Tuesday, March 9, 2010

Ink Review: J. Herbin Terre de Feu

Here is Terre de Feu, another excellent ink from J. Herbin, the oldest name in pen inks in the world. This ink, together with a bottle of J. Herbin Diabolo Menthé (to be reviewed later) was sent to me early this year by Marian Ong, owner of Manila-based Scribe Writing Essentials, the only store that offers J. Herbin inks here in the Philippines.

Terre de Feu reminds me so much of the warm, sweet, thick chocolate drink that we used to have as kids on Christmas mornings. Tatay will prepare the morning treat for us from the tabléas (chocolate tablets) that he himself made, using the antique tsokolatera and batirol to create a frothy, thick and seemingly magical concoction of a drink my brothers and I love to call tsokolate. Seeing how chocolatey brown Terre de Feu is, I'm all at once reminded of that warm Christmas morning feeling, and all this ink review lacks now is a plate of suman and latik. [Drools...]

As a person whose eyes are easily caught by colors and lovely intricate designs, I always look closely at packaging details (I do graphic design), and again, I'm impressed that the makers of J. Herbin inks pay careful attention to details in their product packaging and presentation. J. Herbin ink boxes are elegantly designed, with a separate icon or artwork for each ink color. I love the watercolor-like artwork in the Terre de Feu's box, depicting the island this ink was named after. Here are the boxes of Rouge Opera, Bleu Pervenche, Larmes de Cassis and Orange Indien.

Also unique about J. Herbin's product packaging is the integrated pen rest on their ink bottles, though it is never enough to hold bigger pens. Luckily enough, I have this slim white UNIC fountain pen that fits into the pen rest perfectly. :)

Terre de Feu is another excellent ink from J. Herbin. It has good flow, beautiful shading, and a charming color. It is brown, yes, but its shading reveals hints of terra cota and red. I love its earthy brown color and the shading it offers when it dries on ivory paper. It's a light, pale brown when wet, but becomes dusky, earthy, warm brown once it dries.

The brown of this ink is lovely in the ivory paper of my Scribe 'ink diary' notebook as the ink + paper color combination complemented each other. The text written using the calligraphy pen shows shading and beautiful line variations. The round medium nib of my Schneider Base also showed visible shading, and that is just awesome! The fine (or extra-fine) nib of the Hero 616 wrote a bit on the dry side, but the size of the nib could have affected the flow. I'm suprised, though, that Terre de Feu appeared pale and lighter on the white Rhodia paper. My pen/nib-ink-paper combination may be the reason behind this, but again, I am not completely sure.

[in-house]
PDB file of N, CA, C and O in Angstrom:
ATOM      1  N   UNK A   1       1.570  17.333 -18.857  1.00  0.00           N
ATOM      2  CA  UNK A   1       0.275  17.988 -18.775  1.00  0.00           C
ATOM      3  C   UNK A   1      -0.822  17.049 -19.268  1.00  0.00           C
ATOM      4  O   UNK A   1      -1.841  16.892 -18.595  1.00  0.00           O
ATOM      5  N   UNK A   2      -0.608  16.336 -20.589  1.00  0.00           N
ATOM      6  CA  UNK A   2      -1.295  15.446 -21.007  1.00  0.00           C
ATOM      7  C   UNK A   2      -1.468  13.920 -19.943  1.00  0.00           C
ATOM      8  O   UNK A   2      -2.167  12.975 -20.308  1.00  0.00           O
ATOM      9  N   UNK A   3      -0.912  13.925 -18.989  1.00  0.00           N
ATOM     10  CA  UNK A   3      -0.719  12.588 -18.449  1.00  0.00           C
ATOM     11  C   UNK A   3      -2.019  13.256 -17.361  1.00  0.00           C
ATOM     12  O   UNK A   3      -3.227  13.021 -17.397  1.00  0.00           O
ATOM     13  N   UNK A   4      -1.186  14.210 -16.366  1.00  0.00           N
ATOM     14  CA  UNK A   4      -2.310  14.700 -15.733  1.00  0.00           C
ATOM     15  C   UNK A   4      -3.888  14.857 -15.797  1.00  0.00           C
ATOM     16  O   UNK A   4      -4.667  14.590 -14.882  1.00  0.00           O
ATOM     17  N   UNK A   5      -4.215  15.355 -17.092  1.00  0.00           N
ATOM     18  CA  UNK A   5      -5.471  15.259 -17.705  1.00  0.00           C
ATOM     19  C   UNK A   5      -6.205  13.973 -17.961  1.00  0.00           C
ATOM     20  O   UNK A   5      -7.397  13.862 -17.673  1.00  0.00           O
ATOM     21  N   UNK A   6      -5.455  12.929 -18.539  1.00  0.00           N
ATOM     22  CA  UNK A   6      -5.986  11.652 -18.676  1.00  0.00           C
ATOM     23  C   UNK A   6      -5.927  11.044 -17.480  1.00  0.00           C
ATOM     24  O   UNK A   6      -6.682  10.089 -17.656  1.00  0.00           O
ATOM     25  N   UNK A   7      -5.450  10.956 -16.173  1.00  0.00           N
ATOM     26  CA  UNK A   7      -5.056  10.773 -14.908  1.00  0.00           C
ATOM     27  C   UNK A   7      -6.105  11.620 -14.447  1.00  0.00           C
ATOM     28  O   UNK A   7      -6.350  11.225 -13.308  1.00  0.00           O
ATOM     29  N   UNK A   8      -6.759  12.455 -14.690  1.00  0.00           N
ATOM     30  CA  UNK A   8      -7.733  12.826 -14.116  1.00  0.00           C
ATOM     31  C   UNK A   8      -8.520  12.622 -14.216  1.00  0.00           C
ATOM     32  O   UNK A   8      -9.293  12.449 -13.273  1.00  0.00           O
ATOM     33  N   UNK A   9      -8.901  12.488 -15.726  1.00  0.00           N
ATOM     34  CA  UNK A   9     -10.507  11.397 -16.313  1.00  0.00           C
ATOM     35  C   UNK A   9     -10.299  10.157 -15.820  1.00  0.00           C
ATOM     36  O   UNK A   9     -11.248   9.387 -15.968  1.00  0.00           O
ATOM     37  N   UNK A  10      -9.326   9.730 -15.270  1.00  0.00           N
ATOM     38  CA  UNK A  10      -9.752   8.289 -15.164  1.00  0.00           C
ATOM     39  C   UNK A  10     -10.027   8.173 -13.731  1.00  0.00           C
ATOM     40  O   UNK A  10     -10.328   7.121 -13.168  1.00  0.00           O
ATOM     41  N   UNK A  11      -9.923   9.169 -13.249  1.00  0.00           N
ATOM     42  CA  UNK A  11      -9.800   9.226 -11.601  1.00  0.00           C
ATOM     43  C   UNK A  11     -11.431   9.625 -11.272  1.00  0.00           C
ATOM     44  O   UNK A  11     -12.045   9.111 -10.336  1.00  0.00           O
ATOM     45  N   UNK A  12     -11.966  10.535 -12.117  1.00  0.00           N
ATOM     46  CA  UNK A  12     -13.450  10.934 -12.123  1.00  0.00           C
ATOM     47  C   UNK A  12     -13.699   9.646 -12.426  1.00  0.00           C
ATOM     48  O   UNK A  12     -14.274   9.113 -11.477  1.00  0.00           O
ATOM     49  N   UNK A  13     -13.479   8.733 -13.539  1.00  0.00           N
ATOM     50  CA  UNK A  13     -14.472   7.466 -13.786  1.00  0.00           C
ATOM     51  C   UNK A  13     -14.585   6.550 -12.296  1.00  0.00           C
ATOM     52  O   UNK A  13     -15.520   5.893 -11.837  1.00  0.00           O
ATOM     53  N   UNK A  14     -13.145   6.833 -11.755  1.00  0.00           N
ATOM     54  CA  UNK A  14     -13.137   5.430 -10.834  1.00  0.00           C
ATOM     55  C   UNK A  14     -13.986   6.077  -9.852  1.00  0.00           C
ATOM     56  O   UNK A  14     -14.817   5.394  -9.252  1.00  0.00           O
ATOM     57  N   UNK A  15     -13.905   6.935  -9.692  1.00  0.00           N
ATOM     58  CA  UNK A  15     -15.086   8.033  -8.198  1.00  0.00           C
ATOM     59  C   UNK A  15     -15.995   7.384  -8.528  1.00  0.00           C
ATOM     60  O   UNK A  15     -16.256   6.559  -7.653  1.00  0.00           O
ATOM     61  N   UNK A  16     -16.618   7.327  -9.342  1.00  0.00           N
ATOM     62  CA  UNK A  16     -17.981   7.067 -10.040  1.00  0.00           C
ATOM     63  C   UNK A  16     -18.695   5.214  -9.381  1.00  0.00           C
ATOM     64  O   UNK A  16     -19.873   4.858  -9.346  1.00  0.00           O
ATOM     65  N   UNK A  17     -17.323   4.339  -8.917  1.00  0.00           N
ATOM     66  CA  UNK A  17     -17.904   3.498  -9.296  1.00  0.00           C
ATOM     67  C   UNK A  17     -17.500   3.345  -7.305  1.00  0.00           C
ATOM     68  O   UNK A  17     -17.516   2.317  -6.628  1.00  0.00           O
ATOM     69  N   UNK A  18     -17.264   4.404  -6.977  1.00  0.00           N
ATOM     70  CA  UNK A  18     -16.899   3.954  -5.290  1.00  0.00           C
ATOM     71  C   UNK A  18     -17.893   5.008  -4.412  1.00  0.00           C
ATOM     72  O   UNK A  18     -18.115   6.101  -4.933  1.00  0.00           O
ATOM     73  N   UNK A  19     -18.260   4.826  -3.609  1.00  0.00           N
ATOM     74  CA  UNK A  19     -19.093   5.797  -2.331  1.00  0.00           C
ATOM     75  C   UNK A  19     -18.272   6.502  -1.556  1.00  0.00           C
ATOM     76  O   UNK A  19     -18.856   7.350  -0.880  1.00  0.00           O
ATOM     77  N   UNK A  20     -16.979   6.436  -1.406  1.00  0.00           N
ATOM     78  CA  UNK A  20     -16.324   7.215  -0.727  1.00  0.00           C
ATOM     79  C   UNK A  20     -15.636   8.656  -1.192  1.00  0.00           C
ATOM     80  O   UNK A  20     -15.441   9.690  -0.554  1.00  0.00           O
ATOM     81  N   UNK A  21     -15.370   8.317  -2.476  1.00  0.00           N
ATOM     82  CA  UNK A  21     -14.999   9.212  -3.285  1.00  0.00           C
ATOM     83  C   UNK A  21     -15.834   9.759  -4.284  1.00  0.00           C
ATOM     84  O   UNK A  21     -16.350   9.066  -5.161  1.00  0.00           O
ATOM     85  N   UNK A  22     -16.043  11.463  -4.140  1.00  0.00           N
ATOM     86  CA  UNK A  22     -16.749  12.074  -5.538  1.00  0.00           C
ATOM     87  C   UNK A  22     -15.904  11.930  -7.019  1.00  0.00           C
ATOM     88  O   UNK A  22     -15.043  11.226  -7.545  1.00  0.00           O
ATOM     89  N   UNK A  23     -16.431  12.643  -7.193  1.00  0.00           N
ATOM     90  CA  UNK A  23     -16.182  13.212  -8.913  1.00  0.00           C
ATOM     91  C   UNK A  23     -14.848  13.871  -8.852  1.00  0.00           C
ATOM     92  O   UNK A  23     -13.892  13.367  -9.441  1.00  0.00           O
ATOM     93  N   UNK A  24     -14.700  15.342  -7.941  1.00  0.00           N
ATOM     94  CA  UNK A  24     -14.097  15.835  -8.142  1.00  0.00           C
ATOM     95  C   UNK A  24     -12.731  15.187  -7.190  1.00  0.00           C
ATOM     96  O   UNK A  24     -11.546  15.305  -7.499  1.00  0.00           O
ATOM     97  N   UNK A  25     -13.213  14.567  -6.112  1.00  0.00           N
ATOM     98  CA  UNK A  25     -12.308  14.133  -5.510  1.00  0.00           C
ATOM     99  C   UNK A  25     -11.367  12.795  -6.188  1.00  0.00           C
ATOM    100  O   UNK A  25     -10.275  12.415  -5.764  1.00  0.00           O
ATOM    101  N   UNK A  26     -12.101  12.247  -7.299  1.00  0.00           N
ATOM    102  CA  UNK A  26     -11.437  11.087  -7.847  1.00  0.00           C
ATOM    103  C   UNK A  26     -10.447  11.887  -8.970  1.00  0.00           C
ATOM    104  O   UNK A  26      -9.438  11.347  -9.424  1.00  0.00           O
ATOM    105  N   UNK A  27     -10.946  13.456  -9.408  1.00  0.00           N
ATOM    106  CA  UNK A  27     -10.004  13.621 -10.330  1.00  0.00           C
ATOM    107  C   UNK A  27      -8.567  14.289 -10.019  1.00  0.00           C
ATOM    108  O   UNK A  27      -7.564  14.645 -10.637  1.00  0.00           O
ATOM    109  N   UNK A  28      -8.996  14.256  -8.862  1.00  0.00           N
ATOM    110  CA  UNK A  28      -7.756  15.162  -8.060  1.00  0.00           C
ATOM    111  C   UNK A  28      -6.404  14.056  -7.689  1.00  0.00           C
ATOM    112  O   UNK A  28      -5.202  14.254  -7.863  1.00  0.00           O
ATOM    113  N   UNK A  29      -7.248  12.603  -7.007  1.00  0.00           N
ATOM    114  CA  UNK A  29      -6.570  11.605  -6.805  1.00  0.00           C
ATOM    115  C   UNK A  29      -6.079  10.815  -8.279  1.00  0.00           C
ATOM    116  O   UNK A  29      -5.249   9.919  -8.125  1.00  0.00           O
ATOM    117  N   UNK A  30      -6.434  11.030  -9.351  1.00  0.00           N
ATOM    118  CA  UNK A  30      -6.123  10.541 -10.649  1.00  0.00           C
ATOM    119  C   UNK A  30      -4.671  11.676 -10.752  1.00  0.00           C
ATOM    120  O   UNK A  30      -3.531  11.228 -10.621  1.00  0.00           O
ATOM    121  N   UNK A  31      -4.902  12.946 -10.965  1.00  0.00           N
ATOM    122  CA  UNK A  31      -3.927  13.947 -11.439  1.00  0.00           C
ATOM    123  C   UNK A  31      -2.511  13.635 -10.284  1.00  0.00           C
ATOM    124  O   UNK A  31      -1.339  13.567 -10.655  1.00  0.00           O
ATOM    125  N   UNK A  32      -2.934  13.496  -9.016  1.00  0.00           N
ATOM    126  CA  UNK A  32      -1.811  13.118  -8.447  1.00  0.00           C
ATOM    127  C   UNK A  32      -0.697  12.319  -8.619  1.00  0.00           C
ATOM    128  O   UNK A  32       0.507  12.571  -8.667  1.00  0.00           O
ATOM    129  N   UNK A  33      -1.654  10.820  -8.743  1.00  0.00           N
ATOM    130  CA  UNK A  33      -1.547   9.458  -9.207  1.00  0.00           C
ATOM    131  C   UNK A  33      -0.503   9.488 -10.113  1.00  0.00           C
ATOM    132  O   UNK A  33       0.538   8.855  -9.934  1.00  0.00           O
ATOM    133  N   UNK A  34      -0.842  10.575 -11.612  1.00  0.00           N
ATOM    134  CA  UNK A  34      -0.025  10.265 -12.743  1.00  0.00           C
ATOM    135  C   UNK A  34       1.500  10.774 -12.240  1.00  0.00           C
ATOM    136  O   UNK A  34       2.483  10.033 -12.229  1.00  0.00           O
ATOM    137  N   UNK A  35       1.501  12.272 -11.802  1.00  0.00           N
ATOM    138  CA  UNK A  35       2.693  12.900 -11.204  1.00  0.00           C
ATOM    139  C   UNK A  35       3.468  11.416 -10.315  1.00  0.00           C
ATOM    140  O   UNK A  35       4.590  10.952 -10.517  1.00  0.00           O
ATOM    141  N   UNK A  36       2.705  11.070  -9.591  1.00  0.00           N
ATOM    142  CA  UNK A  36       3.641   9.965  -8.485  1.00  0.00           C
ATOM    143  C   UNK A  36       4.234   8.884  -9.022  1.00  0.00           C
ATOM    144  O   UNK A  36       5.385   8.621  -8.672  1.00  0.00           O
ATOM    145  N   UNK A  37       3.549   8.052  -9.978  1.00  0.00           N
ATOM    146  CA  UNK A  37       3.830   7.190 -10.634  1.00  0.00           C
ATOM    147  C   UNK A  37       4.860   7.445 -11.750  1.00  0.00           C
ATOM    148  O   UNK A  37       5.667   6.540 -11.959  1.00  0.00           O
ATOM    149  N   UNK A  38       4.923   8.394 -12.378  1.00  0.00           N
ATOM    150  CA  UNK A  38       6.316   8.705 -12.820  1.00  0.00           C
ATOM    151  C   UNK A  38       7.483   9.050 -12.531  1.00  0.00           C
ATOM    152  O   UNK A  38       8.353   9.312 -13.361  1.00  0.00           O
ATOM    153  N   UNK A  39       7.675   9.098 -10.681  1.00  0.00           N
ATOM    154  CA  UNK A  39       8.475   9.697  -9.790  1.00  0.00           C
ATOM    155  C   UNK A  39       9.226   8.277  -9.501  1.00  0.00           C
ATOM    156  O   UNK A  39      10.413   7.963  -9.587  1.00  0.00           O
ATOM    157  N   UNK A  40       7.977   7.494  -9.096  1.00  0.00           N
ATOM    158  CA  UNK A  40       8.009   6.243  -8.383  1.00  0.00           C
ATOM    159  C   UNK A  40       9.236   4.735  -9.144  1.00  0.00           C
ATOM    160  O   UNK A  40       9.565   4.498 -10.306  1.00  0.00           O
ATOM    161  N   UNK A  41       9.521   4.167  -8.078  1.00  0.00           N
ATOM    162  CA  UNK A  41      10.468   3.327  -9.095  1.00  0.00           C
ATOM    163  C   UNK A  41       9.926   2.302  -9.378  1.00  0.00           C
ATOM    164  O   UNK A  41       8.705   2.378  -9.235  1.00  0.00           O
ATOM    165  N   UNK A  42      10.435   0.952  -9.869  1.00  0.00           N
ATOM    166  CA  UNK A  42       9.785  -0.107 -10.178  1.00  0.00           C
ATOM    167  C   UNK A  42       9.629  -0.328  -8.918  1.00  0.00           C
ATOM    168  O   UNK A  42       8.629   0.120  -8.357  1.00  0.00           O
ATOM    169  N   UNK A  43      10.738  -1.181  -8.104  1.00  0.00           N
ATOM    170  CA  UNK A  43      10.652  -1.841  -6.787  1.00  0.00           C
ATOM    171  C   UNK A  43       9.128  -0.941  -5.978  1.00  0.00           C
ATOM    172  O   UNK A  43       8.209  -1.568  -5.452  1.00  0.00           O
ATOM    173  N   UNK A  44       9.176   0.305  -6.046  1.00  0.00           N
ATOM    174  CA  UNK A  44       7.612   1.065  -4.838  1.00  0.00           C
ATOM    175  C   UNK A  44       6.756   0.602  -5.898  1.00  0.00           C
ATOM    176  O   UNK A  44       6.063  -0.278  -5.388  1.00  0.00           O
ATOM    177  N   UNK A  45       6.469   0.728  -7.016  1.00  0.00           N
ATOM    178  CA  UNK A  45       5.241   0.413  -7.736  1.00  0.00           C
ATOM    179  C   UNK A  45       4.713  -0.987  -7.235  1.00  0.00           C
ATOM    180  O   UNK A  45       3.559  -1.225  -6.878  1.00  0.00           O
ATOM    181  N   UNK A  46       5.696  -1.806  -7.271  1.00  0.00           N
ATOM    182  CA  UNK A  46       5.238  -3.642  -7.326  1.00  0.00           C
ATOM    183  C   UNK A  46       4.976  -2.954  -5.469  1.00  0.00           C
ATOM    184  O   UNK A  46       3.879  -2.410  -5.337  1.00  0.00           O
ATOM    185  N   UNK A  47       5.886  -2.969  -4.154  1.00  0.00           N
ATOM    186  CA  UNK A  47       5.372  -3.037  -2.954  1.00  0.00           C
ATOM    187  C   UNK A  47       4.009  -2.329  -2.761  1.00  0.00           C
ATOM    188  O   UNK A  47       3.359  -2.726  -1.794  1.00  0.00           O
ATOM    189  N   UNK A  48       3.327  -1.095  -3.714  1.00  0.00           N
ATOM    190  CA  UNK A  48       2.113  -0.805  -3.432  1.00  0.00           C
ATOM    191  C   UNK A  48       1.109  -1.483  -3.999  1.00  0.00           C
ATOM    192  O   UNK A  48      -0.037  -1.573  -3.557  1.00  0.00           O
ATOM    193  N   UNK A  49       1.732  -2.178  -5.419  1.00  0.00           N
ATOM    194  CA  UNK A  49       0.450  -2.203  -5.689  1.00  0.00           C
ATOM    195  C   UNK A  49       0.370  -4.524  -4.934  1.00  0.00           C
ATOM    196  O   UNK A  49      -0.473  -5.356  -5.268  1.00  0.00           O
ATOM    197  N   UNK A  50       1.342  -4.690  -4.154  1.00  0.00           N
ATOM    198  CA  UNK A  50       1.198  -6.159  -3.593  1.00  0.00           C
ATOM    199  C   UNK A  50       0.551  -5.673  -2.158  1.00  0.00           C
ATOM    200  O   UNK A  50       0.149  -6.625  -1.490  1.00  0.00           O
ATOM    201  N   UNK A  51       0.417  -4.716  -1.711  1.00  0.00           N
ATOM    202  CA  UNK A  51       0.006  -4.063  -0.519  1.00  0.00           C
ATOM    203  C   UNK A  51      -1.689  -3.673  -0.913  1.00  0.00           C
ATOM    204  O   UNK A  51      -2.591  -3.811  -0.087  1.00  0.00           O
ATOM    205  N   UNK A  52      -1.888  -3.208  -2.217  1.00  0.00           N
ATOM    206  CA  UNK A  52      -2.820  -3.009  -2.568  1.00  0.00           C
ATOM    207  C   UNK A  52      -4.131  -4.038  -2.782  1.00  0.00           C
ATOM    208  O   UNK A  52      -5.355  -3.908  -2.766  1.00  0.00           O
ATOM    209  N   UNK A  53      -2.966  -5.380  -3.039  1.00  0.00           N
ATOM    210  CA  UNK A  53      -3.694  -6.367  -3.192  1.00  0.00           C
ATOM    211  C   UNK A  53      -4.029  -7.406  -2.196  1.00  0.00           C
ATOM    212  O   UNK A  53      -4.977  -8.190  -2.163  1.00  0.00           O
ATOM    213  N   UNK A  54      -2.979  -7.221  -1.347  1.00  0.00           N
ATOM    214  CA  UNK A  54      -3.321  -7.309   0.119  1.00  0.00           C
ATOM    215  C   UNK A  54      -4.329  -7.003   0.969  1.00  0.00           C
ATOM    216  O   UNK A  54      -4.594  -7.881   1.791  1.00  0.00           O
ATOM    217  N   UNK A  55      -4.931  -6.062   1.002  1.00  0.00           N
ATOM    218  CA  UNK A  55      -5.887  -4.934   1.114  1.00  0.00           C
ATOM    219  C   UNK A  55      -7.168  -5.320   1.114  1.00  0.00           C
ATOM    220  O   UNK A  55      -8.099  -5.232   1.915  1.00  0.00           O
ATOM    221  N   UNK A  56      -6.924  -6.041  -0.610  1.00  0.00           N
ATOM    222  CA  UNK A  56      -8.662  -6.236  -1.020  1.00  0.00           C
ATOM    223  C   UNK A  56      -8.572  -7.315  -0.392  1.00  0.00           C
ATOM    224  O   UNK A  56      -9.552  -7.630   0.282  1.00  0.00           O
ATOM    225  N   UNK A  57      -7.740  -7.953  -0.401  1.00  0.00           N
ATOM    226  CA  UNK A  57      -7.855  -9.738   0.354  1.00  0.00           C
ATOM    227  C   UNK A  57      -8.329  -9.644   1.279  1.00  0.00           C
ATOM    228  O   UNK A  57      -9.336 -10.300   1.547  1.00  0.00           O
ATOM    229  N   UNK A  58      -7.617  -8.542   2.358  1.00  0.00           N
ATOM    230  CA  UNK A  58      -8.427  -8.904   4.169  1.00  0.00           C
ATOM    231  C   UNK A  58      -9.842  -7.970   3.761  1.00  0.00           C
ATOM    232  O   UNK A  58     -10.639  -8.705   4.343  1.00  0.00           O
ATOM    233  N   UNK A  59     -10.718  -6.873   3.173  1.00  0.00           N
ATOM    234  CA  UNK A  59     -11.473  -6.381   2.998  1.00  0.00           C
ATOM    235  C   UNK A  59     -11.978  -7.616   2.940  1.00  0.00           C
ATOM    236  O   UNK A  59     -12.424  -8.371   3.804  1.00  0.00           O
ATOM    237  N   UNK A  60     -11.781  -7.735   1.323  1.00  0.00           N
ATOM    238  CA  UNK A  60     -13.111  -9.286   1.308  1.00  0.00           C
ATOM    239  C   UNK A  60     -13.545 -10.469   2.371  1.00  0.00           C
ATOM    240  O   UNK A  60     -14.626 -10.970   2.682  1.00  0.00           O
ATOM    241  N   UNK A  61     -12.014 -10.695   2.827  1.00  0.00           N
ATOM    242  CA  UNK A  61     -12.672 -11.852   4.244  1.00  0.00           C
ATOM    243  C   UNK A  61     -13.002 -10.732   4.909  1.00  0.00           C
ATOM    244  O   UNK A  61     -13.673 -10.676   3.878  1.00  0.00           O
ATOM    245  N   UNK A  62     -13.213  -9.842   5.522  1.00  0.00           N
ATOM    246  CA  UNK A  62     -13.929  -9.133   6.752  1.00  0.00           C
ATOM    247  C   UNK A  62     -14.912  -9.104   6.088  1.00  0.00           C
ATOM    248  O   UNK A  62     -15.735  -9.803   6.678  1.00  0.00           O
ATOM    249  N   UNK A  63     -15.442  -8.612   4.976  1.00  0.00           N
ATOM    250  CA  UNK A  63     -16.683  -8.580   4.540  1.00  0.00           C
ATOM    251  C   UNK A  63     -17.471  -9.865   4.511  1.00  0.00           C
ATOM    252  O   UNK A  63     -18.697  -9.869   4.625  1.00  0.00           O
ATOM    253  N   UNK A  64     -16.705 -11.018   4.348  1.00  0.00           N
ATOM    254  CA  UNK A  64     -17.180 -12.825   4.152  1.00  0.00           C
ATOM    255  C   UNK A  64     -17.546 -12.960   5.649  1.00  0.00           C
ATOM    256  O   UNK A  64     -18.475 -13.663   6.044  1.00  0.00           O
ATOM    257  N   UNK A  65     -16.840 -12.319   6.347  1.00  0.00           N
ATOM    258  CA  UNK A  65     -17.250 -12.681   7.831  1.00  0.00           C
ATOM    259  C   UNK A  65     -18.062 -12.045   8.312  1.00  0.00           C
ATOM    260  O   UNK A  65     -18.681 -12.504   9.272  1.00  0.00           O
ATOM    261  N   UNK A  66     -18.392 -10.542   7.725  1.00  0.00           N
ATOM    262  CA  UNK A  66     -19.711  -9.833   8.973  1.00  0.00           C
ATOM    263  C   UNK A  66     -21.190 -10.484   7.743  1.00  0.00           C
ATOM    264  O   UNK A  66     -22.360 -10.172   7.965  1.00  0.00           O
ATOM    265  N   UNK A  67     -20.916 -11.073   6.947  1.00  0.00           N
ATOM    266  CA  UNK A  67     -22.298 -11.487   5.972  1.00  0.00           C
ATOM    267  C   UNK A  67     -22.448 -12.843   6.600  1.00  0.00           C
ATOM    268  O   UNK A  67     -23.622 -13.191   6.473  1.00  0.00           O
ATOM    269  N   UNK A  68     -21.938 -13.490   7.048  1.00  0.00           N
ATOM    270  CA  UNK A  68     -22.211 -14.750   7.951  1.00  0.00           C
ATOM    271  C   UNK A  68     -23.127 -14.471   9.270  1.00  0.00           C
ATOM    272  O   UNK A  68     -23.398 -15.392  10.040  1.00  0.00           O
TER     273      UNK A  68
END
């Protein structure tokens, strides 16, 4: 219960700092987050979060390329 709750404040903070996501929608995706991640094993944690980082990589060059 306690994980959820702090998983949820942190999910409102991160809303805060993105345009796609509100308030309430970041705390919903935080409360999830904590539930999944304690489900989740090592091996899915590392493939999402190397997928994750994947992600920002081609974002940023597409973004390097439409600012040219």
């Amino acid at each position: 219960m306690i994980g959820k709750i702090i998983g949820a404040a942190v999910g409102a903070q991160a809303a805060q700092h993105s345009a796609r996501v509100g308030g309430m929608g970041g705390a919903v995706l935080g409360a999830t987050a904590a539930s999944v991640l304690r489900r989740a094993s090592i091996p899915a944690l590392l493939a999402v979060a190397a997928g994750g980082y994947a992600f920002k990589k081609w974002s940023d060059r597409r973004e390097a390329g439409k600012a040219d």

Terre de Feu on Scribe notebook...

...and on Rhodia pad.

Below are the back sides of the notebook/pad pages where I have written using Terre de Feu. The ink dries fast, but I do not see any feathering or even minor bleeding, which I saw in the earlier inks I tested. Then again, it could be the pen, the paper, the ink, or a combination of all.

Back page of the Scribe notebook...

... and the Rhodia pad.

I got three other brown inks in my stash, so I wrote lines using all of them. Havana Brown and Copper Burst do not look as dark as they look here, though.


Lastly, the drying time of Terre de Feu is amazing! It dries quickly and nicely. Above is a comparison of the drying time of the four brown inks [(1) Terre de Feu, (2) Havana Brown, (3) Burnt Sienna, and (4) Copper Burst] and two other J. Herbink inks [(5) Rouge Opera (6) Orange Indien]. Terre de Feu dried the fastest of all the four brown inks. Hurray for Terre de Feu!

J. Herbin named Terre de Feu after Tierra del Fuego, an archipelago in South America whose main island, Isla Grande de Tierra del Fuego, is split between Argentina and Chile. According to Wikipedia, "the climate is cold, windy and rainy in this place called Land of Fire." Whoa.

J. Herbin inks are available in 30 beautiful colors. These water-based inks are non-toxic, have neutral pH and manufactured using natural dyes. Dowload a printable PDF of the J. Herbin fountain pen ink swatches here.

A 30ml bottle of J. Herbin ink sells for P475 at Scribe Writing Essentials, and US$10 at The Goulet Pen Company. (I have no affiliation with both companies, though.)

1 comment:

  1. I was thinking about getting a bottle of J Herbin ink. Brown is a lovely color. Your review is making me biased towards this particular ink!